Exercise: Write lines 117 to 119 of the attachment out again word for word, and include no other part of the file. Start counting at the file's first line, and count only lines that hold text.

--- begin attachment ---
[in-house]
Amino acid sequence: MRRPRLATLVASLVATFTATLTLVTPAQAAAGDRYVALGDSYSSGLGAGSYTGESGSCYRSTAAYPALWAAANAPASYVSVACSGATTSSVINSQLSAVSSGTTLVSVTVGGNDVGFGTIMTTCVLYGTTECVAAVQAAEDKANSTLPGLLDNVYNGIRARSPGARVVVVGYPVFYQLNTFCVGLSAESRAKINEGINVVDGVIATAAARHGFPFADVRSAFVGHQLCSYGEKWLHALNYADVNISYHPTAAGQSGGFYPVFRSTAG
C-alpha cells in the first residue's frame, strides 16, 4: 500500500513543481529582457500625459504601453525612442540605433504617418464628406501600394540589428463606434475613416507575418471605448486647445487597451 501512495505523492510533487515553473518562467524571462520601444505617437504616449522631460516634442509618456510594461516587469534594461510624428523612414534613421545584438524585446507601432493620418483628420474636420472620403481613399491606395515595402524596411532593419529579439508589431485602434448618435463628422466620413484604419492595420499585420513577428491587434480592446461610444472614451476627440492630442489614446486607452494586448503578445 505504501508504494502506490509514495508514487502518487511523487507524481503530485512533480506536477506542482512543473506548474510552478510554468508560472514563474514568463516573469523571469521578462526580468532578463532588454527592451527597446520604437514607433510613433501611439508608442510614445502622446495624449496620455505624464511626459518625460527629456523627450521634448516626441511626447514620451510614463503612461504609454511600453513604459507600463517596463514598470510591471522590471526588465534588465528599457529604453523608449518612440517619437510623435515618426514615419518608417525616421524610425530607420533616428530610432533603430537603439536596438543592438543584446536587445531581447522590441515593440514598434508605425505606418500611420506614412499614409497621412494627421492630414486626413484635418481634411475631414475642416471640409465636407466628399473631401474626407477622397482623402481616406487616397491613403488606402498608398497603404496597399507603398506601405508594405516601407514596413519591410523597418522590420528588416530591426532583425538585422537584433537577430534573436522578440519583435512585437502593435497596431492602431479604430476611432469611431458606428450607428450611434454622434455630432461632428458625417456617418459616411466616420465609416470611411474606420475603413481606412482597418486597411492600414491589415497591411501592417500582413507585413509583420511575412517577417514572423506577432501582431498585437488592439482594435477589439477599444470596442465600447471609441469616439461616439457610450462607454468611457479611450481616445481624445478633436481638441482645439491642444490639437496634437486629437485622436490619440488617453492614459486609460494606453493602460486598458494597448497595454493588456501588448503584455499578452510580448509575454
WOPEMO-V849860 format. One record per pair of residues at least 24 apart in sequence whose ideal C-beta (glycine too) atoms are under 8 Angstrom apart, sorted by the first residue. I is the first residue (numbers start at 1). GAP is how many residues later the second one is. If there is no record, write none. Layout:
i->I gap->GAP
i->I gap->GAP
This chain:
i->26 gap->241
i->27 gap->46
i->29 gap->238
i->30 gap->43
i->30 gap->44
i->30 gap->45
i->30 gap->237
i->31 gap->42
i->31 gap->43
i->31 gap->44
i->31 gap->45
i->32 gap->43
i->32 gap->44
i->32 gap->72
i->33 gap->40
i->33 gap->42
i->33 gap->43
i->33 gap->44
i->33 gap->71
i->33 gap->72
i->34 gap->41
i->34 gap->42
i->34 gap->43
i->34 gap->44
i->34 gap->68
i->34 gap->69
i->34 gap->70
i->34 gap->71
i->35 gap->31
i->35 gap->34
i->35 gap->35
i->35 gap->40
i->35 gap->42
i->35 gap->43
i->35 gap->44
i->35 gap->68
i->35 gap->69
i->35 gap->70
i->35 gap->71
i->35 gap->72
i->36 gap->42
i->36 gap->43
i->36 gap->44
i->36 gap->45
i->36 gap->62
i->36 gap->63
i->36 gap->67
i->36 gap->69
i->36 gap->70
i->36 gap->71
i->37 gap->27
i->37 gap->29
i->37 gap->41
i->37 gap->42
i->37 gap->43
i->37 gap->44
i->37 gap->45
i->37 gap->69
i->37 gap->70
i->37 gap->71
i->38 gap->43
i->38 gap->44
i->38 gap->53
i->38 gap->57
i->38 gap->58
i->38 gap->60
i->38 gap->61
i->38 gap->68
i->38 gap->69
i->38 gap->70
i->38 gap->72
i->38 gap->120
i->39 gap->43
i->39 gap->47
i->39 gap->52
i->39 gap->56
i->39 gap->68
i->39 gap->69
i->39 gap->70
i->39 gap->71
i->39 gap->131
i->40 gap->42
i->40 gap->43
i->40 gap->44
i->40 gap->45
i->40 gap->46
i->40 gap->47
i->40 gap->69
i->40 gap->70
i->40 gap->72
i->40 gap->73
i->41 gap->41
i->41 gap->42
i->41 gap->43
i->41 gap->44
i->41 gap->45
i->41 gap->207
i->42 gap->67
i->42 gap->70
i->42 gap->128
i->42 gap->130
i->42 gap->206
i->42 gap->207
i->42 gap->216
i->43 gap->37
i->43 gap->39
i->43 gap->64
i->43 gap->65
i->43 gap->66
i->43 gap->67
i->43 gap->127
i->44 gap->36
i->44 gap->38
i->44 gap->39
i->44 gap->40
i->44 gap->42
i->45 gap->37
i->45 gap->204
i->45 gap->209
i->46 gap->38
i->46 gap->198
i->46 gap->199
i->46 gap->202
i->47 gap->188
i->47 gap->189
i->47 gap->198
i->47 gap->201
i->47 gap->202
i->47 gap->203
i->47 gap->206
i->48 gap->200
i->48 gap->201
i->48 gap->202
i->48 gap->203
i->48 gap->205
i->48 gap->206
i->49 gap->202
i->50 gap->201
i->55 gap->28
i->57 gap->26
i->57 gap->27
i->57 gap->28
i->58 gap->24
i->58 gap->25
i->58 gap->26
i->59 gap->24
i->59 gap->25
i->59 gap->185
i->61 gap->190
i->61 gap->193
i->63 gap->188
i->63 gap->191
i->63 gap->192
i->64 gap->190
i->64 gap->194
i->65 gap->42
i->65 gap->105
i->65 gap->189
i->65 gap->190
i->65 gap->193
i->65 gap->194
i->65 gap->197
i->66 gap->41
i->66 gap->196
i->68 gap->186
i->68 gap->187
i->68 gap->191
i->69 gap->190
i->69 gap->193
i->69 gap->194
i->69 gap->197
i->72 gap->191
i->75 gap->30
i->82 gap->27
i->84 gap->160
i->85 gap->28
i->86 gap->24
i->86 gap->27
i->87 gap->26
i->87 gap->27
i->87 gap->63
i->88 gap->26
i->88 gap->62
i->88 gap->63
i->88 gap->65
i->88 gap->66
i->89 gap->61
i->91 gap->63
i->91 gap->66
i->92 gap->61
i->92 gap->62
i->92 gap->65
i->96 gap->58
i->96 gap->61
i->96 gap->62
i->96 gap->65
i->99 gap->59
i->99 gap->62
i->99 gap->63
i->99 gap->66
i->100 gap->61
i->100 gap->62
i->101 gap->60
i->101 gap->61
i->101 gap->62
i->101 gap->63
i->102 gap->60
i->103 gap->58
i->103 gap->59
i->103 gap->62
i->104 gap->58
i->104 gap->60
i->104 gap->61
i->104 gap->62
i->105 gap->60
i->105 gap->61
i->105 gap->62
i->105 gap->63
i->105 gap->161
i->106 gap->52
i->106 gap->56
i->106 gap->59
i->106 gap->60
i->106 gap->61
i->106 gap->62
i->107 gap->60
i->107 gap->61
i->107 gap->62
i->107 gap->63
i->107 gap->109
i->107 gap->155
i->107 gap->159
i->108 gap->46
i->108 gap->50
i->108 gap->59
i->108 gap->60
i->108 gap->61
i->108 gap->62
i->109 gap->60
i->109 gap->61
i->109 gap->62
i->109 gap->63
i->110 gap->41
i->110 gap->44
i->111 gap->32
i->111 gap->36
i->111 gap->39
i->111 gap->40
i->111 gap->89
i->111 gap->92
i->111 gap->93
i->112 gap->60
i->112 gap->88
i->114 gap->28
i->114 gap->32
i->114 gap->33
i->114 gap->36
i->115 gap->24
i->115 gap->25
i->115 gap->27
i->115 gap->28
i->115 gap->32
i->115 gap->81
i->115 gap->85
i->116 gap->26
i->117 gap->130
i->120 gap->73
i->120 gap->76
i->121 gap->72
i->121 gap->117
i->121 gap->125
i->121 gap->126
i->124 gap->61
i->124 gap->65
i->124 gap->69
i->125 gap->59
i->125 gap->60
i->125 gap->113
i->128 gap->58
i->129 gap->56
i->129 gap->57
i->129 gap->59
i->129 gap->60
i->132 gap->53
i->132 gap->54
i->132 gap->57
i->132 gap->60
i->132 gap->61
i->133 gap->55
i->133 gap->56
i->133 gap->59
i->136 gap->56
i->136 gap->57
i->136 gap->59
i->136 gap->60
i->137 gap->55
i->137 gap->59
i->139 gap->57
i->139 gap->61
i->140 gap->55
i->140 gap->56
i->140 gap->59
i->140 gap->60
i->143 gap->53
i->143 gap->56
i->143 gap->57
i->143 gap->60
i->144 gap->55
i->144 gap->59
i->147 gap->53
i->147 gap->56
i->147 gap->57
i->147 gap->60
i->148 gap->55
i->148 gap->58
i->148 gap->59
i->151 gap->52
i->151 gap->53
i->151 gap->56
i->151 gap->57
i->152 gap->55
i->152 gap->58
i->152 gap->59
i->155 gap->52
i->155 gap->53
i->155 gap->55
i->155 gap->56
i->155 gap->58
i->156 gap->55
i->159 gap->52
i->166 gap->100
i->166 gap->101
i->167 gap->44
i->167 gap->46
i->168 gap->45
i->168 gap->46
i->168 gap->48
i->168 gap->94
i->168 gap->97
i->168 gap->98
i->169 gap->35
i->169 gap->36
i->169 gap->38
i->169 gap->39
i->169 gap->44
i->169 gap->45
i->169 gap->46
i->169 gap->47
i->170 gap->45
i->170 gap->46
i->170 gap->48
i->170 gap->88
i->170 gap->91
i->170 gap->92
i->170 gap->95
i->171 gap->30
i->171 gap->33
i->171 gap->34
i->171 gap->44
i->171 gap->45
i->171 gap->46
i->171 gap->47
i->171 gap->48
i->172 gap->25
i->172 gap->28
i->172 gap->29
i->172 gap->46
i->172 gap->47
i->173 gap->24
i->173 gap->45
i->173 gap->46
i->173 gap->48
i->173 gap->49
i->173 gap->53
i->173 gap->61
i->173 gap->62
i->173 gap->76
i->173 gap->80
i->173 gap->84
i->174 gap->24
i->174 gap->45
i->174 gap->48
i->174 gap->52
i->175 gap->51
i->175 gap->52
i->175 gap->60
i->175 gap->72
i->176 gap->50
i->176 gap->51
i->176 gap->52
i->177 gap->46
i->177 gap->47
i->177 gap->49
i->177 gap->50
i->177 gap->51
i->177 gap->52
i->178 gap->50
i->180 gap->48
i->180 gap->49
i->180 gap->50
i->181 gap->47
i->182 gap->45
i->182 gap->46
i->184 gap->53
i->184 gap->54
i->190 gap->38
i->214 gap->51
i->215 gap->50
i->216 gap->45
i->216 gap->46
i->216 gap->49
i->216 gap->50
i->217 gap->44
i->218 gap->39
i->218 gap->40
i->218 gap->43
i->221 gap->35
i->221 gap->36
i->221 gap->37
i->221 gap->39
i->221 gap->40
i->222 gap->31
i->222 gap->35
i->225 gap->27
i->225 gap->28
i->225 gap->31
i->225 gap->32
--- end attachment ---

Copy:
i->43 gap->67
i->43 gap->127
i->44 gap->36